PEPFAR antenatal clinics could actively engage in NTD control as well. Up to one-third of pregnant women in sub-Saharan Africa are infected with hookworms [32], while large numbers of pregnant women are likely infected with schistosomiasis [33], and suffer from severe anemia as a result [1], [32], [33]. All pregnant mothers visiting PEPFAR antenatal clinics in their second or third trimesters could receive single doses of albendazole and praziquantel to prevent morbidity caused by soil-transmitted helminth or schistosome infections, respectively. Given that schistosome infection in young girls may cause FGS in childhood prior to sexual debut [7], [27], thus increasing susceptibility to HIV infection, PEPFAR could cooperate with existing NTD control programs to expand its targeted prevention efforts for women beyond just antenatal clinics, especially for the targeted treatment of FGS.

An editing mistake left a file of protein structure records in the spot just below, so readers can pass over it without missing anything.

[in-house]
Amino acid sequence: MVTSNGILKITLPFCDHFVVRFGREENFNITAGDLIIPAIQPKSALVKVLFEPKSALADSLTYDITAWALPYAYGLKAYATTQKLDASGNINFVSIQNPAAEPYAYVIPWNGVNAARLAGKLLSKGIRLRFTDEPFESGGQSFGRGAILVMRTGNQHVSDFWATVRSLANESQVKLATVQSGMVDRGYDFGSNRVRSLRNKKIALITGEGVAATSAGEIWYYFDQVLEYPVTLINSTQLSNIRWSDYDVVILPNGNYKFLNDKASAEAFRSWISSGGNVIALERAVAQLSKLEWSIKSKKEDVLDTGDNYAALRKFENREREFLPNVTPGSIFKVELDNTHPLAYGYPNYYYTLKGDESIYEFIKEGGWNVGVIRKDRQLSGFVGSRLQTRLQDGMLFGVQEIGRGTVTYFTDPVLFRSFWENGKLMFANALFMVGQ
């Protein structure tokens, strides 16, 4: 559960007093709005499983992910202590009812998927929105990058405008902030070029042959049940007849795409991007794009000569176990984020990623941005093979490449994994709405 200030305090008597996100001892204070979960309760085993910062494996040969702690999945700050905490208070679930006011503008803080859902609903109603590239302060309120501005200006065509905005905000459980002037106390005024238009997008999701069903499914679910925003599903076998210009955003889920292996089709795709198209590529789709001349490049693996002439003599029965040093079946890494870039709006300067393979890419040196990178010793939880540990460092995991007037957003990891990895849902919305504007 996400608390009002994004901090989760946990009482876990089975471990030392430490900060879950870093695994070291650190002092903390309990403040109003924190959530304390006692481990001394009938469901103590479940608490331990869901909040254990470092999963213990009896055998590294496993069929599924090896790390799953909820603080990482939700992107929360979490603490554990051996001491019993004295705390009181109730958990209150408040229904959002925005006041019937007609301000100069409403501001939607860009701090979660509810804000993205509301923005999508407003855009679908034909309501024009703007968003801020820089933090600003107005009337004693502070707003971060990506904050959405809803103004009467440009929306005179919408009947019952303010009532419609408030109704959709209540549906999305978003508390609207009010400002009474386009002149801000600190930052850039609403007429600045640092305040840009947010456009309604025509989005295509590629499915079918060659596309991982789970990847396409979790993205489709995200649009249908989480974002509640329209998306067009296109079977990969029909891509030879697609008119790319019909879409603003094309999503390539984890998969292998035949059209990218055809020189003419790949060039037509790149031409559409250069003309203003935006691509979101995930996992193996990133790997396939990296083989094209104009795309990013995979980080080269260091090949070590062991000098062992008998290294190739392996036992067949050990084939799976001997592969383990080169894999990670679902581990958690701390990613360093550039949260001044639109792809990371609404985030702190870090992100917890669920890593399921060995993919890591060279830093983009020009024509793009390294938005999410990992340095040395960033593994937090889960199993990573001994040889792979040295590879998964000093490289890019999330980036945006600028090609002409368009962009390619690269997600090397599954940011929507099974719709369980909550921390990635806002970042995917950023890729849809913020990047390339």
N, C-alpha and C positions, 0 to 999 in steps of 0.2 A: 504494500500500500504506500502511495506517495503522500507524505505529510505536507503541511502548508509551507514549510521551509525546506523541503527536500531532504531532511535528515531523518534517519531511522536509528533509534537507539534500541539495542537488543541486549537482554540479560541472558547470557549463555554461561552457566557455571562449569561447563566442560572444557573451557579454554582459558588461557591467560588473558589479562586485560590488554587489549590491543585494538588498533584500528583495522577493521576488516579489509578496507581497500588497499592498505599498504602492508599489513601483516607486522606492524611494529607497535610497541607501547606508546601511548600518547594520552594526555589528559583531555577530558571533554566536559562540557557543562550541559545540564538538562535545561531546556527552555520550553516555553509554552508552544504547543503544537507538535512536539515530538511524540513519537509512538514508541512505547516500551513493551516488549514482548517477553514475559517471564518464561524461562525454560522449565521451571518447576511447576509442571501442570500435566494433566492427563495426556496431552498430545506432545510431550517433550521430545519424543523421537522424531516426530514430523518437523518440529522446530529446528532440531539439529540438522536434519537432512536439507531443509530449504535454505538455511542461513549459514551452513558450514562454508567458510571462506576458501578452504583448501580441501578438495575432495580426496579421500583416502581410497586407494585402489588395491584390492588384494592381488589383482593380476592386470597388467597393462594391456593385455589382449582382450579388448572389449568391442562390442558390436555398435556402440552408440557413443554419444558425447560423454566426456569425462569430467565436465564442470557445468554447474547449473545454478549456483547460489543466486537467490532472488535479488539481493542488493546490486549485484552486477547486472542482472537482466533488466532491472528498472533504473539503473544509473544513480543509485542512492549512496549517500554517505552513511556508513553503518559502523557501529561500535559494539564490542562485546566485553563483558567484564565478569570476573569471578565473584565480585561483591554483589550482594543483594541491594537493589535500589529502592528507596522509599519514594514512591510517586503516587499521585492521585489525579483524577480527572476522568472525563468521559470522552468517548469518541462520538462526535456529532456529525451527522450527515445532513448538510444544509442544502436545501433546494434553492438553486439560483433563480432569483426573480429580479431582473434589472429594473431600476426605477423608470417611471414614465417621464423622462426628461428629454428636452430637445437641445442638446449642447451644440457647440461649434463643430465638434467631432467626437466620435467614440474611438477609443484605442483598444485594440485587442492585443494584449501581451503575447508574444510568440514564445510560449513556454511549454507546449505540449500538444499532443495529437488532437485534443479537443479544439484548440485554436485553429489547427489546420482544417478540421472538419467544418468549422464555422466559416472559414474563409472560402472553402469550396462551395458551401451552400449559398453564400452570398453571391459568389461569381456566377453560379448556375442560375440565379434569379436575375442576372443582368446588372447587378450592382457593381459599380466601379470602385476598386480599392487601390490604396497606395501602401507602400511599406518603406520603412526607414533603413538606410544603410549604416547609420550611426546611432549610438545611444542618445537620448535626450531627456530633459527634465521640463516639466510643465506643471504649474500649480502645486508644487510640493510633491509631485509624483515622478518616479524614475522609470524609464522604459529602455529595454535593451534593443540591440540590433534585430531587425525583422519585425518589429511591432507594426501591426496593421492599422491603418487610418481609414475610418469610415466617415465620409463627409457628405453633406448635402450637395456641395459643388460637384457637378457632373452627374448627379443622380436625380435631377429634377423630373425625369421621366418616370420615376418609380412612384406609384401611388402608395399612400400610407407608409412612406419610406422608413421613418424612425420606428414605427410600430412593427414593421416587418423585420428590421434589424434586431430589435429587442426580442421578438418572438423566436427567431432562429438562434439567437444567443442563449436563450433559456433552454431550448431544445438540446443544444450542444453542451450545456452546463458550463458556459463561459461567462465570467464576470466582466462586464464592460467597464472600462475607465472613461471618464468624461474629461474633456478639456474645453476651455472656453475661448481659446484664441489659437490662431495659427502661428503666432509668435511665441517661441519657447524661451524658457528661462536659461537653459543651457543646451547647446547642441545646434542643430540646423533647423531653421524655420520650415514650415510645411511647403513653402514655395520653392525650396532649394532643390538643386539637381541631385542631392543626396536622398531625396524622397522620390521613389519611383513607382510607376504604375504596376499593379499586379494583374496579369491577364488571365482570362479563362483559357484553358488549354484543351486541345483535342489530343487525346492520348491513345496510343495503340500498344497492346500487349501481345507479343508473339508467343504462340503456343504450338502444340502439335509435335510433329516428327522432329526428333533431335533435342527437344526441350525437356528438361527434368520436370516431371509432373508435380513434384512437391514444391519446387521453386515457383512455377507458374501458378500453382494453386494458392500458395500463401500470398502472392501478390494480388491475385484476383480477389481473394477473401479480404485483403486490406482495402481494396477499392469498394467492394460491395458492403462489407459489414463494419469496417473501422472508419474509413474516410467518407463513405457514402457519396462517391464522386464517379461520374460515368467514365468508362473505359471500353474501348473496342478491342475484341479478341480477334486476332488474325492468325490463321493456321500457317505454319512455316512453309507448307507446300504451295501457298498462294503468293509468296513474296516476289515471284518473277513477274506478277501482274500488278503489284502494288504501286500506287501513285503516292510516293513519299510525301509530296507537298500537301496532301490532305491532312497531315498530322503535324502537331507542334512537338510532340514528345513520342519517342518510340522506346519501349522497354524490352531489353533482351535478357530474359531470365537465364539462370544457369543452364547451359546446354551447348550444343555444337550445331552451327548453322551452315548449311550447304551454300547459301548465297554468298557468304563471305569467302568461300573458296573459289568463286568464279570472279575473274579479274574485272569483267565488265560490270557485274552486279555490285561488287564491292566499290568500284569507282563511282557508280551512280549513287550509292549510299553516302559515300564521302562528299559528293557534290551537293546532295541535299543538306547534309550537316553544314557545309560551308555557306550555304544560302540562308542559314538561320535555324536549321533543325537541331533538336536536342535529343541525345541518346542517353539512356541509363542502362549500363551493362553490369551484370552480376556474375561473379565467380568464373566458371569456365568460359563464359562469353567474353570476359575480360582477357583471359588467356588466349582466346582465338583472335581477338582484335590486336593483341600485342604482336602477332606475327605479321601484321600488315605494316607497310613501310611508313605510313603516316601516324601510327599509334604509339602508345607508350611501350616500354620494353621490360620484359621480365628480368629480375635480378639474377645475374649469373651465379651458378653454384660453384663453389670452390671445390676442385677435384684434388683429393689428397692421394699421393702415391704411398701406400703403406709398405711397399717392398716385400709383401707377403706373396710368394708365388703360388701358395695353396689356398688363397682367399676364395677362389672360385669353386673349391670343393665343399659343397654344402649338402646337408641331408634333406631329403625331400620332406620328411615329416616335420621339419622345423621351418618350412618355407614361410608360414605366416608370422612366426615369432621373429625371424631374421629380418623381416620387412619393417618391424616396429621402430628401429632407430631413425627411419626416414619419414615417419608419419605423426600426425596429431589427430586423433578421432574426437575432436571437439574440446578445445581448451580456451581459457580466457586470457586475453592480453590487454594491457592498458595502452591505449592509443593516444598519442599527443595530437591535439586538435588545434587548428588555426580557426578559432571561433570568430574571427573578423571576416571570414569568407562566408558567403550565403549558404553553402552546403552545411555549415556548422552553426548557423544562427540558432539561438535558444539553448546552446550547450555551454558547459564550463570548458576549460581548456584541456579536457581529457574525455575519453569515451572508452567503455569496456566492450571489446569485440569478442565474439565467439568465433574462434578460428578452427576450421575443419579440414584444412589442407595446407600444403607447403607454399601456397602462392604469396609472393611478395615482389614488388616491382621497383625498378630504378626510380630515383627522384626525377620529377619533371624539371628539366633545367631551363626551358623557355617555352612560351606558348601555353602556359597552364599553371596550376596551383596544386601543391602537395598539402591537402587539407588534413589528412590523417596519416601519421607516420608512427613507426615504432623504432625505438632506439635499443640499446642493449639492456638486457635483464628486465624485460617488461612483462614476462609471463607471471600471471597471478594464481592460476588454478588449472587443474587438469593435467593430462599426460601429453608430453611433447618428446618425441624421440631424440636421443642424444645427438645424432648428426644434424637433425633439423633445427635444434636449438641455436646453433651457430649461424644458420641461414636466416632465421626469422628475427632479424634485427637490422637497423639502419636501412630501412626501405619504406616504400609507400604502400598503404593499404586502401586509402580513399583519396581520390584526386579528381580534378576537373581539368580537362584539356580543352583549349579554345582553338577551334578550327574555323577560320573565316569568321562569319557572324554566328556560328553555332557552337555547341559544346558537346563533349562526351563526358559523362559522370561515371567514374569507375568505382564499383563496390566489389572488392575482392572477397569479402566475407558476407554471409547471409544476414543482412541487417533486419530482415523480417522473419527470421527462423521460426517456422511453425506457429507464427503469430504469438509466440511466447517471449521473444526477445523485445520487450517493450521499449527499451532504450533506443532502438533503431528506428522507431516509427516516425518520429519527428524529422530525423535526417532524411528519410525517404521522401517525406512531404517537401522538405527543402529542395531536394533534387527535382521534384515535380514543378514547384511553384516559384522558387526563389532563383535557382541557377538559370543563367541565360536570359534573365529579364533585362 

Care

PEPFAR's care initiatives have two entry points for NTD control, both of which would decrease morbidity in PLWHA by building upon existing programming. PEPFAR community health care workers (CHWs) visit the homes of orphans and vulnerable children (OVC) infected and affected by HIV/AIDS to monitor growth and development. These health care workers can be trained to administer the appropriate NTD chemoprophylaxis based on prevalence mapping. Many OVCs, who are often missed by school-based deworming programs, would benefit. Similar to the OVC program, PEPFAR sends CHWs to the homes of PLWHA that are unable to travel to local clinics. PEPFAR could integrate NTD control into both the OVC and home-based care programs to respond to the risk of chronic immune activation in co-infected individuals.

Research

Operational research to evaluate the successes and failures for HIV/AIDS and NTD control are critical, as is research and development for new and improved control tools for the NTDs [34].

Integration in Action